Draft Vs Draught Beer: What Are The Major Differences?

Most people think draft beer and draught beer are the same and that those terms are interchangeable. But that’s not usually the case. Draft beer is usually found on off-the-counter brands, while draught is a label that tends to be found on imported beers. The ‘draught’ way of producing beer can be traced back to European monks of the Middle Ages who would store extra beer in wooden barrels. If you’ve seen modern wooden casks in bars or gastropubs or witnessed how tap beer is served, you’d be surprised to know that that’s an old way of serving beer as well. 

In the Middle Ages, this beer would be taken out of the cask by tap. But the terms draft and draught often refer to indicate beers that have not been pasteurized. Draft beer is served straight from a keg or cask, and the dispensing process is majorly impacted by carbonation and pressure control. Here are some of the major differences between draught and draft beer.

Production Methods and Conditioning

Draught beer undergoes a specialized conditioning process that differs from the production of bottled or canned beer. After fermentation and maturation, the beer is transferred to kegs or casks for secondary conditioning.

During this conditioning phase, the beer continues to mature and develop flavours, aided by natural carbonation processes. This results in a smoother and more nuanced taste compared to beer served from bottles or cans.

Like draught beer, draft beer undergoes secondary conditioning in kegs or casks after fermentation and maturation. However, the term "draft" beer specifically refers to the method of serving the beer, rather than the production process itself.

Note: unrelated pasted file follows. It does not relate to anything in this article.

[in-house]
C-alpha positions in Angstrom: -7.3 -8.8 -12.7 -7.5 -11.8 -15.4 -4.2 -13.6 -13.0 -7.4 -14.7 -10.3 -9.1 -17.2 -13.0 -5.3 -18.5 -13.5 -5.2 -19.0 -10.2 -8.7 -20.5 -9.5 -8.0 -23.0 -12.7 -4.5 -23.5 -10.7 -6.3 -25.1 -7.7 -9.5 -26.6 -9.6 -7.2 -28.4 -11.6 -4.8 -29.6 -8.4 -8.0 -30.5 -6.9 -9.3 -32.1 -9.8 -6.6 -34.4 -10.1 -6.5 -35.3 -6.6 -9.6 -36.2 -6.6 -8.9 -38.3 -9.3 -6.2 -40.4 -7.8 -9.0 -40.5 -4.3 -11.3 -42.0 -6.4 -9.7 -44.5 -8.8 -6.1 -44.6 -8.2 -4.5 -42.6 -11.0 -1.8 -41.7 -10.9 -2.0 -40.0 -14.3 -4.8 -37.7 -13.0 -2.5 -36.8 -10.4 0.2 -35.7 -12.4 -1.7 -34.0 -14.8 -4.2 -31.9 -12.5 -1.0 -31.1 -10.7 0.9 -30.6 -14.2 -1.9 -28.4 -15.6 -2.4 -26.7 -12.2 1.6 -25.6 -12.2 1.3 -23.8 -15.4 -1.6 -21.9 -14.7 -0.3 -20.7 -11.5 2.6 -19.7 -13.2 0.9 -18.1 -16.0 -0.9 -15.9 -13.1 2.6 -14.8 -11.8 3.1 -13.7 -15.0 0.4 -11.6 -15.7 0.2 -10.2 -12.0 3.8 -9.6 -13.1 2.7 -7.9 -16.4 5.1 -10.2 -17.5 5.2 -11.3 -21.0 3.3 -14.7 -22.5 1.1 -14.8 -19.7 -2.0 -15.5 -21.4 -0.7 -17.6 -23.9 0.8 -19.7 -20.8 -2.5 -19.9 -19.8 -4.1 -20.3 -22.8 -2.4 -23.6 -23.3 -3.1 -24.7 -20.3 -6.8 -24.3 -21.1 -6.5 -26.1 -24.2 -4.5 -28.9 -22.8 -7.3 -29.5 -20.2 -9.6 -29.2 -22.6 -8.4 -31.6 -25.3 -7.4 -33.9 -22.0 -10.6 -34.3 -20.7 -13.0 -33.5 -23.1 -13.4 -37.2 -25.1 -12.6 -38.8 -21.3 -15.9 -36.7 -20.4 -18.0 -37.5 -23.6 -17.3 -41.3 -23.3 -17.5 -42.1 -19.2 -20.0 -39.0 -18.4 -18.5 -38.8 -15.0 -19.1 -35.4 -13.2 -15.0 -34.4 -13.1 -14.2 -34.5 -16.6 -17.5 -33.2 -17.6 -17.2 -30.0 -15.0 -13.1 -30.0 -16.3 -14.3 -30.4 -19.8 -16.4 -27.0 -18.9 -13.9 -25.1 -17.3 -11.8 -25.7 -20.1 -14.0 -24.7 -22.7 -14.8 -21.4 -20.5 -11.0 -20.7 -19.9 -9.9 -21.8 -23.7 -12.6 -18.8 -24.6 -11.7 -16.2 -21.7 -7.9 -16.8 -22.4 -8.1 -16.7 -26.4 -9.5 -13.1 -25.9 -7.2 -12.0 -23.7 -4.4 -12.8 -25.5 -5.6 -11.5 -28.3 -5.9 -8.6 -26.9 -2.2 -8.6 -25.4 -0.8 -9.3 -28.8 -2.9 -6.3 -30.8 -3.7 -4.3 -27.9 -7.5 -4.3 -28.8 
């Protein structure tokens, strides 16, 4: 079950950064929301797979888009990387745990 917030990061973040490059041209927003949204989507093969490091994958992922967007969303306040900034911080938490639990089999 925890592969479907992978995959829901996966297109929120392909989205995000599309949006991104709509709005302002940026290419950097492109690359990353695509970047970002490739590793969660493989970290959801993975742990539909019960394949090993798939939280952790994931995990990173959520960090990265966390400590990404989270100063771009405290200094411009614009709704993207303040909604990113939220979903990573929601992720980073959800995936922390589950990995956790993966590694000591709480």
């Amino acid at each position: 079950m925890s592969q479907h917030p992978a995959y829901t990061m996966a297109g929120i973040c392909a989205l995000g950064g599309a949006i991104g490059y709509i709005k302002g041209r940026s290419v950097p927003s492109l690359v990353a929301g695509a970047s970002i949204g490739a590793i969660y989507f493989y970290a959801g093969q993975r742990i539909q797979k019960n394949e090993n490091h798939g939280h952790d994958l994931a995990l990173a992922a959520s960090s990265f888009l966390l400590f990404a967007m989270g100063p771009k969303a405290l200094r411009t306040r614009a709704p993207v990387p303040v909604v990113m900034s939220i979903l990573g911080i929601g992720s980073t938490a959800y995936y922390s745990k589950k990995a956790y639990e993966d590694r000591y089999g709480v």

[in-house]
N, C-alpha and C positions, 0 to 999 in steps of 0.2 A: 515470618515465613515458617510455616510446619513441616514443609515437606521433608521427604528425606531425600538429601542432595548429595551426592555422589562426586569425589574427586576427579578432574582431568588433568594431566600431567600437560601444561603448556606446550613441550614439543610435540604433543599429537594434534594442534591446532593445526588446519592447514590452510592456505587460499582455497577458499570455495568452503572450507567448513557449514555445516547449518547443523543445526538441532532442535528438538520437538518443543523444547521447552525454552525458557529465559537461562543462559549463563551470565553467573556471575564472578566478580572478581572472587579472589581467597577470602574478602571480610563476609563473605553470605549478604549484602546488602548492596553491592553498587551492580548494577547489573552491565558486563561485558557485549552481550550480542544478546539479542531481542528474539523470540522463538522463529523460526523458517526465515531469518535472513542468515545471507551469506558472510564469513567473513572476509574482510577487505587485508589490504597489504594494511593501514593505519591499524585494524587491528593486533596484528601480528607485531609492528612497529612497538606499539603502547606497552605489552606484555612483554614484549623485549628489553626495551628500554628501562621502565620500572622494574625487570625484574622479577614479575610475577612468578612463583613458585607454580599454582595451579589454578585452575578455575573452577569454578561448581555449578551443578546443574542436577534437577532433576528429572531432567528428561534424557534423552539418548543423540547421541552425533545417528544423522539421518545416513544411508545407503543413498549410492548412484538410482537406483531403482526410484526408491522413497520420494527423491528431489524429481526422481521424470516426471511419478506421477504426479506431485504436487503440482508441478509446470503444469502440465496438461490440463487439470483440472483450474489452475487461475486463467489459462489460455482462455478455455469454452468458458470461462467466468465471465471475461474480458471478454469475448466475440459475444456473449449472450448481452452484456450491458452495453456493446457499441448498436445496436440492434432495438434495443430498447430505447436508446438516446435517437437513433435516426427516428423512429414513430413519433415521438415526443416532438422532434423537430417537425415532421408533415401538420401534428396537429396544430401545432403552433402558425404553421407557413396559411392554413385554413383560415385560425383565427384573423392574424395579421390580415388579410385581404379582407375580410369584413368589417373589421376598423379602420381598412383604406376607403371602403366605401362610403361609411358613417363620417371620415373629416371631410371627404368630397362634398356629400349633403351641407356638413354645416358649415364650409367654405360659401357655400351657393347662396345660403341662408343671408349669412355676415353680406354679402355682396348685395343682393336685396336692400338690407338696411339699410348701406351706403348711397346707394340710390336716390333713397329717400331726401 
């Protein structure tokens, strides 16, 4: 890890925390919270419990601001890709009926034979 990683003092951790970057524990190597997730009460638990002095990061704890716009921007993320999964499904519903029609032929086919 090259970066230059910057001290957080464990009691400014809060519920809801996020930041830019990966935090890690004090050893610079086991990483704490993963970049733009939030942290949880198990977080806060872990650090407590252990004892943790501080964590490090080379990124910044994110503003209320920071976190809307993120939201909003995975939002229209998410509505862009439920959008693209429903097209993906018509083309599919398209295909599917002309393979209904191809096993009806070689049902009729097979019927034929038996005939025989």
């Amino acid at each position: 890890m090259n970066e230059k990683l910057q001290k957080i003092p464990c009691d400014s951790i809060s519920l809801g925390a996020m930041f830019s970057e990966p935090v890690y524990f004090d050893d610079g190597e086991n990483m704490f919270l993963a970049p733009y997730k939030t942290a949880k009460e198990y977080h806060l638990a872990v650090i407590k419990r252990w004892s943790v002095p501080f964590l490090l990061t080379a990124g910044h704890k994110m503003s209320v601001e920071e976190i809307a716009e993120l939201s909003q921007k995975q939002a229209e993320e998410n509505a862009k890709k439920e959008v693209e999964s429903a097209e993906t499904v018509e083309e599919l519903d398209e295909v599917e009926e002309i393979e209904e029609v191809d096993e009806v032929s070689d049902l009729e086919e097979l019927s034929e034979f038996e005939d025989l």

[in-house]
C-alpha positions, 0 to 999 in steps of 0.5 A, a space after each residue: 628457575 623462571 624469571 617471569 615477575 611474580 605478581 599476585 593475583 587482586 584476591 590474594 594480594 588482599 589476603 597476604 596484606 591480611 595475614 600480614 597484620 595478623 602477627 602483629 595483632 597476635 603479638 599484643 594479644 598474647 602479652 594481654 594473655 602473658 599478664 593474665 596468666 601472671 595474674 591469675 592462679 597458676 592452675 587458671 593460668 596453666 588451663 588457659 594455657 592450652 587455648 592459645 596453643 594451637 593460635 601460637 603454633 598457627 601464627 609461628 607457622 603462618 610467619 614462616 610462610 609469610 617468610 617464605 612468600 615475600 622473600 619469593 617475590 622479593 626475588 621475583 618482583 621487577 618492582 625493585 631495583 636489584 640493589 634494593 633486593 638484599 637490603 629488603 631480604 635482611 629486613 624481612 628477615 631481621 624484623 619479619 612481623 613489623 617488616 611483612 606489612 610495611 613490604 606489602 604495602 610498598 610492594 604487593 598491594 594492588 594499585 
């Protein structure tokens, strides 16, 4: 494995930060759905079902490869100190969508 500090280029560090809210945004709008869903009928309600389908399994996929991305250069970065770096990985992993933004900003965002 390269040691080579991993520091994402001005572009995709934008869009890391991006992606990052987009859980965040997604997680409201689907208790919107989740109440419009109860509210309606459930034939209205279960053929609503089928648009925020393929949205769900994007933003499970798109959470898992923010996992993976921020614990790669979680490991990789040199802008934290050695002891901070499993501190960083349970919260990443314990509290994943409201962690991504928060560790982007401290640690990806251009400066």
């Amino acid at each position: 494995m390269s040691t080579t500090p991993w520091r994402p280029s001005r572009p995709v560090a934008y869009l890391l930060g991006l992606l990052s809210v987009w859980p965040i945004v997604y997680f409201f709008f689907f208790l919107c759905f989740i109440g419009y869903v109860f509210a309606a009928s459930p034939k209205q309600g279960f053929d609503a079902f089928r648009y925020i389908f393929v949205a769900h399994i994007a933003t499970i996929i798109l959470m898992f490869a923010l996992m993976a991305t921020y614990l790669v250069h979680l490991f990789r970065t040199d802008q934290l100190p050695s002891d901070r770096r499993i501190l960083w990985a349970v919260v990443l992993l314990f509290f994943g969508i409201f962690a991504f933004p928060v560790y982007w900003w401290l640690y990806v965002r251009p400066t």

Draft beer is dispensed directly from kegs or casks using specialized taps or pumps, ensuring a continuous flow of fresh beer to patrons. This method allows for precise control over factors such as temperature and carbonation levels.

Serving Techniques

Draught beer is typically served from kegs or casks using specialized equipment such as hand pumps or pressurized gas systems. It is commonly enjoyed at bars, pubs, and breweries, where patrons can order pints or pitchers of their favourite brews.

The serving temperature and carbonation levels of draught beer are carefully regulated to enhance flavour and aroma. Bartenders and cellar managers play a crucial role in maintaining quality and consistency, ensuring that each pour meets high standards.

Draft beer is served using the same techniques and equipment as draught beer, with the term "draft" often used interchangeably with "draught" in this context. 

Flavour Profiles 

Draught beer is renowned for its fresh and flavorful taste, attributed to the unique serving method and secondary conditioning process. It often boasts a smooth and creamy texture, with a balanced combination of malt sweetness, hop bitterness, and subtle yeast esters.

The extended maturation period in kegs or casks allows flavours to meld and mellow, resulting in a more nuanced and complex profile compared to beer served from bottles or cans.

Draft beer shares many of the same flavour traits as draught beer, owing to similar production methods and conditioning processes. It is celebrated for its freshness, richness, and drinkability, making it a favourite among beer enthusiasts and casual drinkers alike. The natural carbonation achieved through tank conditioning imparts a lively effervescence to draft beer, enhancing its overall mouthfeel and sensory experience.